This results in the security by design concept, which consists of basing the development process on failsafe security measures. This is the only way we can ensure that development is backed by cutting-edge technologies and best practices in software architecture and design. Design of this nature caters for secure communications outside of the system itself, including the appropriate identification and registration of all the components and users. It should provide the possibility of defining access permissions for different roles and be capable of monitoring each component by logging events. Due to the increase in the number of system components, each component needs to be updated individually, while also maintaining the stability and reliability of the system as a whole.

In a smart factory, how should the security of the various levels of management be addressed?

The design of a digital factory is based on three levels:

– Systems that manage machines

– Systems that manage the production plant

– Systems that manage business

Each one of these levels can contain more than one system involving several suppliers. Besides management and control systems, there are also analytical systems that measure the machines’ performance and status either in real time or based on logs. One of the most common demands relating to digitalization projects is to gain an overview of the manufacturing status and to be able to remotely access this information. With regard to business management, the systems usually need to be connected to CRM software or to customer portals for the management of orders.

The exposure of these systems to open environments and the interoperability between them are key to successful digitalization. The solution to these challenges does not mean isolating systems, but rather creating different environments. Moving from one to another then requires passing through a single point, where we can establish control and verify the authenticity of the system issuing or receiving the message or request as well as the actual message itself. In other words, our security system is as robust as the weakest link in the chain.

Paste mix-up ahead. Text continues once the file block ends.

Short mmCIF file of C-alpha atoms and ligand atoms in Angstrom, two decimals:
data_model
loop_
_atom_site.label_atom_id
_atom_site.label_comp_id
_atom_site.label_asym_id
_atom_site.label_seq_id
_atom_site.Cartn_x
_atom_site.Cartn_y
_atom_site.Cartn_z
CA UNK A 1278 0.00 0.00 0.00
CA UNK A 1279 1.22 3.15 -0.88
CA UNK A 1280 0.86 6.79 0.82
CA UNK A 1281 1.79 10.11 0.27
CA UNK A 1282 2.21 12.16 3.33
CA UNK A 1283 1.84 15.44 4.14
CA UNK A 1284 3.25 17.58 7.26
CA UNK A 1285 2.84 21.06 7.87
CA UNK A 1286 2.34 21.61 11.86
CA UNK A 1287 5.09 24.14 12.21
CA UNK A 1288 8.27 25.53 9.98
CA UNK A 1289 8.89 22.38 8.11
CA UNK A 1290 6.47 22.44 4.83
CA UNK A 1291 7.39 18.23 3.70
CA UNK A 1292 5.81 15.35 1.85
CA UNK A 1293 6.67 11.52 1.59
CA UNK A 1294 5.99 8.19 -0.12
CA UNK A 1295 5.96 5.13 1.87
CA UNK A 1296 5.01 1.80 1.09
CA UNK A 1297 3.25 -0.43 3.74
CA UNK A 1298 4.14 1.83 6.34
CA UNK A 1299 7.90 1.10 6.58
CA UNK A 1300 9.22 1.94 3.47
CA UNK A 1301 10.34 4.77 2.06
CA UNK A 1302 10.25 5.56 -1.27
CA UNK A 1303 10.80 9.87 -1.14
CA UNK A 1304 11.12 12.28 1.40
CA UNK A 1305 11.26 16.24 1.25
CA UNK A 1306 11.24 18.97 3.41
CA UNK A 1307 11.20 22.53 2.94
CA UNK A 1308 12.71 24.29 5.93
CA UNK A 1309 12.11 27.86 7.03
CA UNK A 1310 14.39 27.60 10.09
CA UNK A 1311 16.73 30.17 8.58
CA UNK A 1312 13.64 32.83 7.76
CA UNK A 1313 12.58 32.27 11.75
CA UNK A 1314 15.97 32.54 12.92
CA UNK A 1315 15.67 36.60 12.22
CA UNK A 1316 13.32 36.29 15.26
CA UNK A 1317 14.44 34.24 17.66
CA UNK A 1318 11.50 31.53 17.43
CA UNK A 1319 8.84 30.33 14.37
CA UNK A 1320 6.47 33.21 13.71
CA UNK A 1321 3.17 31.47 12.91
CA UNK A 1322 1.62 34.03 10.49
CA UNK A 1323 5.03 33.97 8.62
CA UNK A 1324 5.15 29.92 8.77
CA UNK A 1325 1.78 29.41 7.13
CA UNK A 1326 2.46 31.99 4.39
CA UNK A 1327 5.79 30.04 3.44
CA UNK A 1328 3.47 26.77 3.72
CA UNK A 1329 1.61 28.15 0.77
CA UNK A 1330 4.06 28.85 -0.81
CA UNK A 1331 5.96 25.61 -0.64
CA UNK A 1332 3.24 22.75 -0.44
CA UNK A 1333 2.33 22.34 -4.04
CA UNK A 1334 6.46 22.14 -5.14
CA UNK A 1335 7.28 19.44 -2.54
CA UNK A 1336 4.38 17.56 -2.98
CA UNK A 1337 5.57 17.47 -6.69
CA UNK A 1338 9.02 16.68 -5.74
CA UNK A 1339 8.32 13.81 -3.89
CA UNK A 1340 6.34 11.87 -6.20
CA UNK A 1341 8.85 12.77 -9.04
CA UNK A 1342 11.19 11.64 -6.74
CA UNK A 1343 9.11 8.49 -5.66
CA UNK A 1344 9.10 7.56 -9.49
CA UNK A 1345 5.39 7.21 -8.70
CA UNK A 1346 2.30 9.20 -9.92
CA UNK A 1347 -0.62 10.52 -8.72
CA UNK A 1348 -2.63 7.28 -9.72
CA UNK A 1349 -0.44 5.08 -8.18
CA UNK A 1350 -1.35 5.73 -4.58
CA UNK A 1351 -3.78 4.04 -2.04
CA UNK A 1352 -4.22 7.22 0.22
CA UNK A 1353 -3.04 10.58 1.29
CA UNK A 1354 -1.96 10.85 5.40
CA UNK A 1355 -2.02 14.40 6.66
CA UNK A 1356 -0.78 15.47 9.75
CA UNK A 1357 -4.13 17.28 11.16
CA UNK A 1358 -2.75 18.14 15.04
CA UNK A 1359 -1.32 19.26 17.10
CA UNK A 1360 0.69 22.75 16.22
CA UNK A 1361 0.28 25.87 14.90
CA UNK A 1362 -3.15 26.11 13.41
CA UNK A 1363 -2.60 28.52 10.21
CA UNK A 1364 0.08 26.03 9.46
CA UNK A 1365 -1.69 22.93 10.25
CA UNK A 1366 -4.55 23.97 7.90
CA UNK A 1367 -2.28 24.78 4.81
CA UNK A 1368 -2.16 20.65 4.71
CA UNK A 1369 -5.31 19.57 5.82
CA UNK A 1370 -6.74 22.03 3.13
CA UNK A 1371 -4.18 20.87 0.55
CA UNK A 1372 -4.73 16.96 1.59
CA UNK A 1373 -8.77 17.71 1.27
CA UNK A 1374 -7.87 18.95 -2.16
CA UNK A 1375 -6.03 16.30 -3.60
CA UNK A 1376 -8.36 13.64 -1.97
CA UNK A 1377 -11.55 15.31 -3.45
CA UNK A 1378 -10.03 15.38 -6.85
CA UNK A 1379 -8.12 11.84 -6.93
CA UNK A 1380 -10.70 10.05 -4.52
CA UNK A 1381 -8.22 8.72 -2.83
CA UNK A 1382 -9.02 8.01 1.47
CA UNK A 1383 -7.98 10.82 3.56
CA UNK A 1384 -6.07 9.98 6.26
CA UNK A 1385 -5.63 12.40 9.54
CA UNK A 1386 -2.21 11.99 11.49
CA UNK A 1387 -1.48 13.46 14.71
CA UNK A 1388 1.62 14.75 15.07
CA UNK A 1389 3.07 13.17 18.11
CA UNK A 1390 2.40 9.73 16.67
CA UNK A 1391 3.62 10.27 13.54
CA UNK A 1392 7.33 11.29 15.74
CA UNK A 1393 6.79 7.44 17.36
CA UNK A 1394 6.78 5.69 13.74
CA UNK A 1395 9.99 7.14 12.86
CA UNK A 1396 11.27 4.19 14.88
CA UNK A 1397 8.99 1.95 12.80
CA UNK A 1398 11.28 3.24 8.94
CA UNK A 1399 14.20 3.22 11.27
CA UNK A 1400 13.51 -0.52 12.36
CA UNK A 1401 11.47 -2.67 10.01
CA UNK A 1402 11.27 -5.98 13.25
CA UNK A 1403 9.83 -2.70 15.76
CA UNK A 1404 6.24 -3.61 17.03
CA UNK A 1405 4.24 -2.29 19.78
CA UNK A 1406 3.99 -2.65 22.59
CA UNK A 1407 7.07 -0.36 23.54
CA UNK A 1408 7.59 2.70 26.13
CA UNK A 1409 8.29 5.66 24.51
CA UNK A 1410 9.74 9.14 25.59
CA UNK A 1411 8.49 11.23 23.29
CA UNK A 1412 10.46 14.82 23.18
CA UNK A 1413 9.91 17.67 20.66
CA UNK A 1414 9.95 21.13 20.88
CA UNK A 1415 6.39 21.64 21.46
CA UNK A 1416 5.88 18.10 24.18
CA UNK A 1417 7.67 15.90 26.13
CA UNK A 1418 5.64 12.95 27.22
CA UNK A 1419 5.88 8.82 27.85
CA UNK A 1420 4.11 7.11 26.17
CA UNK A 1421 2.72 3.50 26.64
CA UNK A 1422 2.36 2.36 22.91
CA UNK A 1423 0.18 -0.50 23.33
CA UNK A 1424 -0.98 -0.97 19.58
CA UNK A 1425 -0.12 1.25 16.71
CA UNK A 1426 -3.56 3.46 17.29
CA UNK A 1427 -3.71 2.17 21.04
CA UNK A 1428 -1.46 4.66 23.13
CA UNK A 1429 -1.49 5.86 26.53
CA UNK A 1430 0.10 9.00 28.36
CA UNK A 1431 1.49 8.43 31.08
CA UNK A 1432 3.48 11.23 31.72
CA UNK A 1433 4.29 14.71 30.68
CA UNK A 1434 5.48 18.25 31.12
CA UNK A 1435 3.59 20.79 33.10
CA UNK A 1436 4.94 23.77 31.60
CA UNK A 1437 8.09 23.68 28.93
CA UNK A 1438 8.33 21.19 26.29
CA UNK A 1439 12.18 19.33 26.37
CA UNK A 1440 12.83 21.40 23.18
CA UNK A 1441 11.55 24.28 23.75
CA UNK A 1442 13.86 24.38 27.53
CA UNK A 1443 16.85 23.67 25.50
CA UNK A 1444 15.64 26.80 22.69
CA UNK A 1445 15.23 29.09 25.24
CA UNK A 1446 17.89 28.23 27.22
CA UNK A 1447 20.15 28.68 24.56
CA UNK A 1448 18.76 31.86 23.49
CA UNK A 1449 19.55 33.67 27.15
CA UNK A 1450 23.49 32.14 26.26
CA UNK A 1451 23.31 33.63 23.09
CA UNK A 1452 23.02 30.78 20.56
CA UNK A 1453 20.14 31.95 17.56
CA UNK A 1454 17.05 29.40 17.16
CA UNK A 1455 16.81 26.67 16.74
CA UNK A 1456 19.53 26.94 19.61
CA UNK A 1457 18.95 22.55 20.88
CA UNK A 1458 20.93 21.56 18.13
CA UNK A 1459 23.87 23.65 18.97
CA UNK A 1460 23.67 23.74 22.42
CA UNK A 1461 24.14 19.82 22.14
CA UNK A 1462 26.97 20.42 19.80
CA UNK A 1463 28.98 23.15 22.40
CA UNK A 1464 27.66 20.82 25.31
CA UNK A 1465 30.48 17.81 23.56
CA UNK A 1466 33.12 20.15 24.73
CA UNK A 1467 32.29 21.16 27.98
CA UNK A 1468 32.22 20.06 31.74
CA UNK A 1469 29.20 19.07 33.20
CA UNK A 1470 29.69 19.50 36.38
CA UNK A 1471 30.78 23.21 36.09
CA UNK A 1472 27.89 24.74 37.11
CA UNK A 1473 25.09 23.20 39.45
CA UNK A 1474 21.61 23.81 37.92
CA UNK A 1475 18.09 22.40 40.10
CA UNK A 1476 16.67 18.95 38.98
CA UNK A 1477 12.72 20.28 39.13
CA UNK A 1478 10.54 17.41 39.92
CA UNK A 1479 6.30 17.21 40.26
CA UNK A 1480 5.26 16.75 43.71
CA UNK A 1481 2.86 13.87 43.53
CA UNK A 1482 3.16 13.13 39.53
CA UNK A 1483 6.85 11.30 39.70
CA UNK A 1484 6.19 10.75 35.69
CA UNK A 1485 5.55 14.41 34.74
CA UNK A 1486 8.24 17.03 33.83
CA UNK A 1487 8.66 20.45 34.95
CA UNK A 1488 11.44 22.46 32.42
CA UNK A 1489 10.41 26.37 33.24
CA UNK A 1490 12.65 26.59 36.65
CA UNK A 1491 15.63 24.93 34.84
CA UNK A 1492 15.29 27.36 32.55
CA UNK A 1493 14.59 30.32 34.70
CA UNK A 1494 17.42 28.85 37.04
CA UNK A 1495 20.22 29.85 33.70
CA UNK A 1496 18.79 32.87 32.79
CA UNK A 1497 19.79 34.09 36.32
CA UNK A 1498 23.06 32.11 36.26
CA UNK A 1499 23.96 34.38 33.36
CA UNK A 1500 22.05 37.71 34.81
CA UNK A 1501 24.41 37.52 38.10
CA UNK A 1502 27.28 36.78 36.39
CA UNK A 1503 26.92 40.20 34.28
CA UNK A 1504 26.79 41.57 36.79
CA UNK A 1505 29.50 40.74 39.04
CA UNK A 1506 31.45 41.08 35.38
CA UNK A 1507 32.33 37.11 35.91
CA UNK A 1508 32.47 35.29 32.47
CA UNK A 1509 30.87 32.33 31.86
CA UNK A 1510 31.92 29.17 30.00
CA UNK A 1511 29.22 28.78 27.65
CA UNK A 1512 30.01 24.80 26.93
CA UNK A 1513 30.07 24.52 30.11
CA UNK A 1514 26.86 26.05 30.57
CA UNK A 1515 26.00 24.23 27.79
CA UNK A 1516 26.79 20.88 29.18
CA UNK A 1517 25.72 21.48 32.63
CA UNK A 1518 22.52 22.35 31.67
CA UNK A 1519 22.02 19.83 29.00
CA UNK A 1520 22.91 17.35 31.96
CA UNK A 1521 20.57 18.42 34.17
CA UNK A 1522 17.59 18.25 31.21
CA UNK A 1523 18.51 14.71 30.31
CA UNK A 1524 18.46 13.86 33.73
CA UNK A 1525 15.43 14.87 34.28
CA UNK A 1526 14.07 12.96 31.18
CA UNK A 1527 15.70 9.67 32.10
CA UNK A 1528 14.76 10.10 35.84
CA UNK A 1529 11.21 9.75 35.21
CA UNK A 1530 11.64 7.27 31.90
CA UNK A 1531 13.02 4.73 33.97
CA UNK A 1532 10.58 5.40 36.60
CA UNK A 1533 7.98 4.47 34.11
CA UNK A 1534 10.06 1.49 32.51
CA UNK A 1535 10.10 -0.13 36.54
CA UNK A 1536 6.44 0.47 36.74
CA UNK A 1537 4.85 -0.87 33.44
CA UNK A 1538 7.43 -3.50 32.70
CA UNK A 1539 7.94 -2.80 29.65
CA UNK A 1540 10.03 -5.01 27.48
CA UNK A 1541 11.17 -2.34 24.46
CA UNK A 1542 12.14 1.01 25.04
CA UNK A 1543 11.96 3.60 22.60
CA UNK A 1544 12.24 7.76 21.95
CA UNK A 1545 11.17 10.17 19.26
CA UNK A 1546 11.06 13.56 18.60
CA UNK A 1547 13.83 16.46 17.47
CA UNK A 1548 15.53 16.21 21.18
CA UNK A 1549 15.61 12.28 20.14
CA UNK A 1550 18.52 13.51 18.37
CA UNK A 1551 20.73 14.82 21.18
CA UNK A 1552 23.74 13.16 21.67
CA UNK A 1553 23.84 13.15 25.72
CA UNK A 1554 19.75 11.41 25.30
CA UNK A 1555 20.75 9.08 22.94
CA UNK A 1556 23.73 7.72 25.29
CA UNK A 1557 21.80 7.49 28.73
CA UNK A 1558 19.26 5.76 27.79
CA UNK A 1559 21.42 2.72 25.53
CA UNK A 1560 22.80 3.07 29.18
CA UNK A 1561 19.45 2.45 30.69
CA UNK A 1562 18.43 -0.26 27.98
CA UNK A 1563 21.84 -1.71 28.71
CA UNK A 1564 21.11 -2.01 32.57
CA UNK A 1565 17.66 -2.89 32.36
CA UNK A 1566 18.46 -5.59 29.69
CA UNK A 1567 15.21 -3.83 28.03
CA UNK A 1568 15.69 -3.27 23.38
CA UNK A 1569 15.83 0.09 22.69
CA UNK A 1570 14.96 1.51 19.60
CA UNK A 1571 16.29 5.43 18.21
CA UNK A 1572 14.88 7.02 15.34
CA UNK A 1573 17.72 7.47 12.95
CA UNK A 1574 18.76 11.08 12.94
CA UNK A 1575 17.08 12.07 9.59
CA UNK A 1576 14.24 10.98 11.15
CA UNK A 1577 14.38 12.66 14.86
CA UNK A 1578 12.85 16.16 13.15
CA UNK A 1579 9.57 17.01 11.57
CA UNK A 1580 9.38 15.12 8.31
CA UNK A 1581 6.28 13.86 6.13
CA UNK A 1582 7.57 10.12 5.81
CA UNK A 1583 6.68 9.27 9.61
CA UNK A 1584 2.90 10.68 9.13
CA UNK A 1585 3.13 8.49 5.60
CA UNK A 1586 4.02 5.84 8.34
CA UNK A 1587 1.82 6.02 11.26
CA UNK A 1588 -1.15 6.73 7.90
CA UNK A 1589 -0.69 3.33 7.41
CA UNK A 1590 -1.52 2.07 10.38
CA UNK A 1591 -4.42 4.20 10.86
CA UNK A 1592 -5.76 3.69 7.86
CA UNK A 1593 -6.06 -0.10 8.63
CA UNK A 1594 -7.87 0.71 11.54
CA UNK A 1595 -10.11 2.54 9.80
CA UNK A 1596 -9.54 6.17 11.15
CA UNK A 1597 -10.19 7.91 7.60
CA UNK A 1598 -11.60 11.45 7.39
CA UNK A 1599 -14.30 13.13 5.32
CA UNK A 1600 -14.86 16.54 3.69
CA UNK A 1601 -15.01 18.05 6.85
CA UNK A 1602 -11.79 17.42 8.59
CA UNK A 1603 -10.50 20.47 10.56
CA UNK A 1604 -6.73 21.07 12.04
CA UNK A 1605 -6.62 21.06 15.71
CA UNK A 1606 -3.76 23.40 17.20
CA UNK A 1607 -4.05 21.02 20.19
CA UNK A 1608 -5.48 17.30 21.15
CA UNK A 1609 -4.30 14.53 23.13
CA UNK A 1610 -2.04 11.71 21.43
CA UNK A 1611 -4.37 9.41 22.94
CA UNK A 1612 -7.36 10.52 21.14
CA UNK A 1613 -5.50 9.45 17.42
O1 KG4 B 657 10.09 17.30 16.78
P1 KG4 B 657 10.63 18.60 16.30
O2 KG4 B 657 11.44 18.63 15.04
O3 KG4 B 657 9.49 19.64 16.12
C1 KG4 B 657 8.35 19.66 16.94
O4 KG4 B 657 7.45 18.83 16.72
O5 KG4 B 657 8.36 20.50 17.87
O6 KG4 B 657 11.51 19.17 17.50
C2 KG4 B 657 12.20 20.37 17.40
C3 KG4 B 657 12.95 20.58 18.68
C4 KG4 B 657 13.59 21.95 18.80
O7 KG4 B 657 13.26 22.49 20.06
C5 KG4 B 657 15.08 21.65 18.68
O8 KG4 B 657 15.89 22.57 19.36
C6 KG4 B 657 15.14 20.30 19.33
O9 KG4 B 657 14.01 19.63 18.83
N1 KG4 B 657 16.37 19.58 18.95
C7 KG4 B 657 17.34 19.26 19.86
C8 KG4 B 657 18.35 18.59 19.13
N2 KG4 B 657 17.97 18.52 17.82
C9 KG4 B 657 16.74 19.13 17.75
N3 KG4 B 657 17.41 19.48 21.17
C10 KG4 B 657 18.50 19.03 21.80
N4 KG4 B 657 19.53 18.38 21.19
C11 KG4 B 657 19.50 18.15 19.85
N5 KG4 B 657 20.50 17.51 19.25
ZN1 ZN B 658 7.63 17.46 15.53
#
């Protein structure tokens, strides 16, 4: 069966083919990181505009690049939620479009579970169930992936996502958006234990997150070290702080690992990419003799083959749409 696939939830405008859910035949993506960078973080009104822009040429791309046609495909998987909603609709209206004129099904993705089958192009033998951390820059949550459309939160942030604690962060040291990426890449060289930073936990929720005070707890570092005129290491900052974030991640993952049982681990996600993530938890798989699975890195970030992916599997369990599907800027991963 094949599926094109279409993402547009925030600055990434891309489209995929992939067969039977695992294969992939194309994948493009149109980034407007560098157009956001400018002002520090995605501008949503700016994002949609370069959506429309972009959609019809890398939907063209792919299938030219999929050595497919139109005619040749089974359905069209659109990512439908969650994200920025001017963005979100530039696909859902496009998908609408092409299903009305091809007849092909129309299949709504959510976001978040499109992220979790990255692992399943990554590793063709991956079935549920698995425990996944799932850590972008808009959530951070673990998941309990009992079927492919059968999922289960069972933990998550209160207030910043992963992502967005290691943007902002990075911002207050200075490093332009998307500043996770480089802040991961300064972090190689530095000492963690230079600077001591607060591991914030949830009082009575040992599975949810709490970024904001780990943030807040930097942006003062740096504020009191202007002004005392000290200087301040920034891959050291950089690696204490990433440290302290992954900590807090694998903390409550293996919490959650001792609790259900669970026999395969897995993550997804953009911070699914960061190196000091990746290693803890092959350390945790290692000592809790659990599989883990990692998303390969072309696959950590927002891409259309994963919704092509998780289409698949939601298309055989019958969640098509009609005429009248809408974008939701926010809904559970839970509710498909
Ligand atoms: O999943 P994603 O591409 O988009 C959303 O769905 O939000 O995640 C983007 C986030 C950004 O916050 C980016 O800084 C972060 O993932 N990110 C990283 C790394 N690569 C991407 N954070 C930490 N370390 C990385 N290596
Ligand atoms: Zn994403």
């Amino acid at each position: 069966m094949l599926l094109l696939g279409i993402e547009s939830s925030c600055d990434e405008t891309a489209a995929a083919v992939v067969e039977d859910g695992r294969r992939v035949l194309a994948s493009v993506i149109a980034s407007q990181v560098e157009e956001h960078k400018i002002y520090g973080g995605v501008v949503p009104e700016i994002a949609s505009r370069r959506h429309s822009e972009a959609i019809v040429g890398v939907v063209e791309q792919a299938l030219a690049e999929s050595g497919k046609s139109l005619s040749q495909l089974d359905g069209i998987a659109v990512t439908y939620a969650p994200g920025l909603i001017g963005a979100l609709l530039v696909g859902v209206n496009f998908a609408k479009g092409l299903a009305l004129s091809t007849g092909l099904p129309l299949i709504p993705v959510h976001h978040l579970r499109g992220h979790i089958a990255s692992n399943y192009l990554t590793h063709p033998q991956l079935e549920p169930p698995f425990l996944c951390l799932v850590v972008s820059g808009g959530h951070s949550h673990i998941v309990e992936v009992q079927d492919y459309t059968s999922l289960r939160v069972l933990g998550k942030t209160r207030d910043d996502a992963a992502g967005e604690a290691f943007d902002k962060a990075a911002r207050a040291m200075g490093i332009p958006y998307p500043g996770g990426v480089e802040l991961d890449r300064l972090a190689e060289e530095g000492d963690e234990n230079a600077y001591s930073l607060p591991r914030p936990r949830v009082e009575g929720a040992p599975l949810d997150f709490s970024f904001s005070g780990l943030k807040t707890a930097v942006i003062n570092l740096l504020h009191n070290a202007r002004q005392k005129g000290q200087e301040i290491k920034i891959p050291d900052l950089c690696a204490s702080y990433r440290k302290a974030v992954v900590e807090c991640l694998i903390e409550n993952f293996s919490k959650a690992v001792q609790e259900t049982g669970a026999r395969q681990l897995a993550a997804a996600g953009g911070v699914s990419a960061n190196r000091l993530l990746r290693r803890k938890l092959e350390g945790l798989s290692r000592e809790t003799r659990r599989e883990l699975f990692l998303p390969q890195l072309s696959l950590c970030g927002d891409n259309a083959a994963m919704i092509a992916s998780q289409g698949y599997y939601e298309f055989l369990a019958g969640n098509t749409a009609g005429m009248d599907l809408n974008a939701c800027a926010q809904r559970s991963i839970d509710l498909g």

And what about cloud systems in a digital factory ecosystem?

All levels that incorporate management software in a digital factory can utilize systems in the cloud. The machines are the first item we need to protect in order to prevent cyberattacks against a digital factory. The key to securely connecting machines to systems is the deployment of reliable machines based on state-of-the-art technology, and the incorporation of software ensures a simple connection with systems on the next level.

With regard to shop floor management, it must be possible to create a network within which all machines are connected to each other. This network should be connected with the next level via a highly dependable firewall. This requires following certain guidelines and monitoring the ports, communications, and thus the information that the systems share.

At the level of business management, it is important to implement different networks for the different groups working with the individual systems. These are connected to our servers via a single hub that is monitored and secure. Our in-depth understanding of the nature of our customers’ communications allows us to avoid non-authenticated and insecure sources or origins.

Systems in the cloud should secure the communications hub and computer ports, whereby communication is always initiated from our systems and not vice versa (from the cloud).

In conclusion, potential problems do not result from the networking of systems or from the cloud. Quite the opposite is true, and they both have an enormous potential for the development of a truly digital factory. Issues also exist in conventional manufacturing environments where attacks are already taking place on a daily basis. A robust interconnection system with a reliable provider who is committed to the security of your systems is crucial to ensuring the security of your digitalization process and is thus one of the keys to achieving a truly digital factory.

For more information on the please see www.bystronic.co.za or contact Bystronic on 010 410 0200.